Tuesday, December 28, 2010

Snow Day

We got out to the cabin for a little while.
To cold to stay long for the time we had.

But we did get to make a snow man.

And Sunday we did get to go Sledding and snow angel making.

Tuesday, December 21, 2010

Life list 12/22/10

 No excuse, it has been a while.
But at least I come back with beer.
Two more for my beer life list.
The first is Olde Suffolk English Ale.
I really enjoyed this one, very smooth and clean.
And very refreshing. I would be happy if my local carried it,
but would not necessarily drive a long way just to find it.
It would be a good sitting around the evening fire with a book beer.

The Second one is an IPA, Scottish Joker IPA.
I usually like an IPA and this one proved to be no exception.
Again, very smooth, but with more of a hoppy taste.
I would gladly except a keg of this one, but again, would not drive a long way just to track it down, unless the pub I was in wasn't carrying any thing very good.

The good thing about both is they come as real pints.

Tuesday, November 16, 2010

Something a little different.

About a six months or so before my dad had his stroke, he and I started looking into his war record with the RAF during WWII.
We had a lot of fun doing it.
His time in service was always something special to him and he had great memories about his time served.
He had his war record book, but his memory wasn't good enough or enough time had passed where all the abbrevations no longer were clear to him.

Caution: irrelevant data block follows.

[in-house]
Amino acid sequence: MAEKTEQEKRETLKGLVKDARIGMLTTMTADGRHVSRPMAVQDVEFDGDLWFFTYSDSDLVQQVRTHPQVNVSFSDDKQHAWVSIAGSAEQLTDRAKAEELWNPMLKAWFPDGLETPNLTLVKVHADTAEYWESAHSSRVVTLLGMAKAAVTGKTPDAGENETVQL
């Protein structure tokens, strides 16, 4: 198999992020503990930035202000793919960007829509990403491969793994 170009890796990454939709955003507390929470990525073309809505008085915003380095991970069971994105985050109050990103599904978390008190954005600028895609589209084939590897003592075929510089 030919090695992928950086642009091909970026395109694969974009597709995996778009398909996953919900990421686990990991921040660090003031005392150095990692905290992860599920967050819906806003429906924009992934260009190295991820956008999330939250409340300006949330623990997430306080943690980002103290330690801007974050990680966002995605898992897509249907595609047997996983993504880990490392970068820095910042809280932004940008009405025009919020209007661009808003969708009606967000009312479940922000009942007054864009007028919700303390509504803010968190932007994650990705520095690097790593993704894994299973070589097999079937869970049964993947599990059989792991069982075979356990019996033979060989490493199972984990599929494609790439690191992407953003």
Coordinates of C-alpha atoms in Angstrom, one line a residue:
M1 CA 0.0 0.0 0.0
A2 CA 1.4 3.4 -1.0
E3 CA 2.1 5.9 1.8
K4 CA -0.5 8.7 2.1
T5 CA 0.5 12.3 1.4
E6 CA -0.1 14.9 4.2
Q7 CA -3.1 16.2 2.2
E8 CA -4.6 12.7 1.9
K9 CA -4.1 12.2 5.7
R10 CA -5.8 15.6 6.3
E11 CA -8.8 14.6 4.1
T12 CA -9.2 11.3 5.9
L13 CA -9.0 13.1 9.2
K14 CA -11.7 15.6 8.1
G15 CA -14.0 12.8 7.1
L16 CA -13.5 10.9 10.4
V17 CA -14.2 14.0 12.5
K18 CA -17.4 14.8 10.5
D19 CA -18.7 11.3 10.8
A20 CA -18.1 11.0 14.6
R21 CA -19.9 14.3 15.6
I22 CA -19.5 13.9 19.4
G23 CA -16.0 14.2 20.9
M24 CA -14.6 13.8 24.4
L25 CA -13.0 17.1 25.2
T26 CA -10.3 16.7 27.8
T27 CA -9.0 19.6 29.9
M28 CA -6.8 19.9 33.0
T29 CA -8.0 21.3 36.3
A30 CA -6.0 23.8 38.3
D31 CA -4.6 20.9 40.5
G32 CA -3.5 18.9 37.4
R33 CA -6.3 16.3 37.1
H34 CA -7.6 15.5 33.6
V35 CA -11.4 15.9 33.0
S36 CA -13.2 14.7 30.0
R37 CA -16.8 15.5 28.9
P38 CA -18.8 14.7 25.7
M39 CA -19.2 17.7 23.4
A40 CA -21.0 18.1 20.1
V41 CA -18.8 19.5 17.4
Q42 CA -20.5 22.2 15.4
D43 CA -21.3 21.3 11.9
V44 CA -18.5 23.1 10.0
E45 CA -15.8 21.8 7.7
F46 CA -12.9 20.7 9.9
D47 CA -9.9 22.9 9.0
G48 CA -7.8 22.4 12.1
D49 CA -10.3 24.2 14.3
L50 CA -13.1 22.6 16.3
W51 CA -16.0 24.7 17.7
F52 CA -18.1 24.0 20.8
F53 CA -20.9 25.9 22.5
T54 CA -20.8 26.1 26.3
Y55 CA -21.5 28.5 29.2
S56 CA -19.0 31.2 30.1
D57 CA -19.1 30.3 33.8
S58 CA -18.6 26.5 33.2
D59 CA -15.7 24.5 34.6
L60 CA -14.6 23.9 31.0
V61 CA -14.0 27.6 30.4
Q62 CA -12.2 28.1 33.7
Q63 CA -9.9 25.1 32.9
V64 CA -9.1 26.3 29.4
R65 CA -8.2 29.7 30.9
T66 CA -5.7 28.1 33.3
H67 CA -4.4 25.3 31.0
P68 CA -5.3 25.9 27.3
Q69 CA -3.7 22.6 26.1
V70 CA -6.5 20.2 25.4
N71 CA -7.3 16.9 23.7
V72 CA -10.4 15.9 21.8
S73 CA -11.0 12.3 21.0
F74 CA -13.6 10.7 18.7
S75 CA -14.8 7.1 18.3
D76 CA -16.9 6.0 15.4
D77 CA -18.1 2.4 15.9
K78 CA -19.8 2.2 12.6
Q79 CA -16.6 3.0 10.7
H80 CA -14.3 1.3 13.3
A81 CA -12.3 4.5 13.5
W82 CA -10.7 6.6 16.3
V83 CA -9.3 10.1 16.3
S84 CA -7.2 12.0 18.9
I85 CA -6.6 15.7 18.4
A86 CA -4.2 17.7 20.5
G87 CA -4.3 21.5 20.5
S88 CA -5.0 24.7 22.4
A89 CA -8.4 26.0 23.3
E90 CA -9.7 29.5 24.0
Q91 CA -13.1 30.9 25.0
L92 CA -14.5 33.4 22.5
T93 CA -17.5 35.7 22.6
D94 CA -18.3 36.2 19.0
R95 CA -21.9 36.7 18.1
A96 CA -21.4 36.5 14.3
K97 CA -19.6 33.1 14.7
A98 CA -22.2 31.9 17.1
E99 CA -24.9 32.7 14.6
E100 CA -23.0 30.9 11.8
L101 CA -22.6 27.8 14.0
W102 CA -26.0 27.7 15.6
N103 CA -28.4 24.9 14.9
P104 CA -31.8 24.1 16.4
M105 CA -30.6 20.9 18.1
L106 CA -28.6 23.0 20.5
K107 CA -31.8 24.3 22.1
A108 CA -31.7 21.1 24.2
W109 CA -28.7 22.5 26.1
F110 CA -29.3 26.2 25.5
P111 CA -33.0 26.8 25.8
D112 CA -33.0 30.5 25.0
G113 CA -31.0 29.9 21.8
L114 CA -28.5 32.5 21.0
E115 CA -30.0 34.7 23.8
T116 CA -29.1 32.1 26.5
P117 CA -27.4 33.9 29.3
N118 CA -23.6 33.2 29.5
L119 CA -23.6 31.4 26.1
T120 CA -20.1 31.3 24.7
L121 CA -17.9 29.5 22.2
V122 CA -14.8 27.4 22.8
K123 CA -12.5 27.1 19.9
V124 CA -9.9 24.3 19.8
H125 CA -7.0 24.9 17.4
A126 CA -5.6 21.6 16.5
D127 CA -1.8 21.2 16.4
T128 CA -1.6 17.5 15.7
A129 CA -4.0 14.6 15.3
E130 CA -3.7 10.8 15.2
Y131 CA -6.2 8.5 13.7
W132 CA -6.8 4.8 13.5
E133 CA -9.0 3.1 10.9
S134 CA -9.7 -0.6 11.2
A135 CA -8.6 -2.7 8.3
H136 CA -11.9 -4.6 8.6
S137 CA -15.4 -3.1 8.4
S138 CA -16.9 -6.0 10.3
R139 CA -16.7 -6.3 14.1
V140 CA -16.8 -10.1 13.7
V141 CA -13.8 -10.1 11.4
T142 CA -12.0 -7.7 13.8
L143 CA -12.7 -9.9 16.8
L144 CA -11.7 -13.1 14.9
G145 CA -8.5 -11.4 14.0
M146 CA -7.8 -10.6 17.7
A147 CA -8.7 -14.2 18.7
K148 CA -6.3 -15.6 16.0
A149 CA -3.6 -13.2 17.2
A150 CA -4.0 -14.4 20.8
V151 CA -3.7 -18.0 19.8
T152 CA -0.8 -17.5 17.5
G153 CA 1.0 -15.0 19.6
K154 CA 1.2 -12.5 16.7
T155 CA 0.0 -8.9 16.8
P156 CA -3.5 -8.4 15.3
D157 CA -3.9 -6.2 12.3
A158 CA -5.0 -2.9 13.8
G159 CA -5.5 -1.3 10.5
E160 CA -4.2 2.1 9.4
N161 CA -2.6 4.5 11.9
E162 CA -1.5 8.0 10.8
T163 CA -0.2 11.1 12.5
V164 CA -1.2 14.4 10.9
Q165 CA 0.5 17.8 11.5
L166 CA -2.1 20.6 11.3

Luckily, while doing research into his squadron's we found someone in Belguim that was keeping a site for one of his old units, 350 Squadron.
With his help, and another Englishman's, we were able to fill in most of the details.
We sent to Belguim (not hard with email) a photo we had of dad in uniform, and a nice piece about dad was added, along with the picture, to the 350 web site.
Here is the picture.

The 350 web site has in it's gallery lots of photos of the unit, but most are of the Belguim flyers and crew.
Well, once we got all dads info set up, emails back and forth with a little Bio. on dad, the web master thought I would be interested in a DVD of all the pictures he had for the unit.
I said sure, I would love it.
I wasn't expecting much, and thought we had all the pictures we would ever see of dad in uniform.
When the DVD arrived, I popped it in.
Low and behold (do they say that anymore?) the second picture to come up was this one. . . .

The crew member on the wing on the right sure looked like dad!
I showed the picture to mom and brother, because there were no names of the ground crew on it. And both agreed it must be dad. The markings on the plane were for an exercise that took place during the time dad would have been with the 350.
We were able to find out the name of the pilot, but not the other crew member.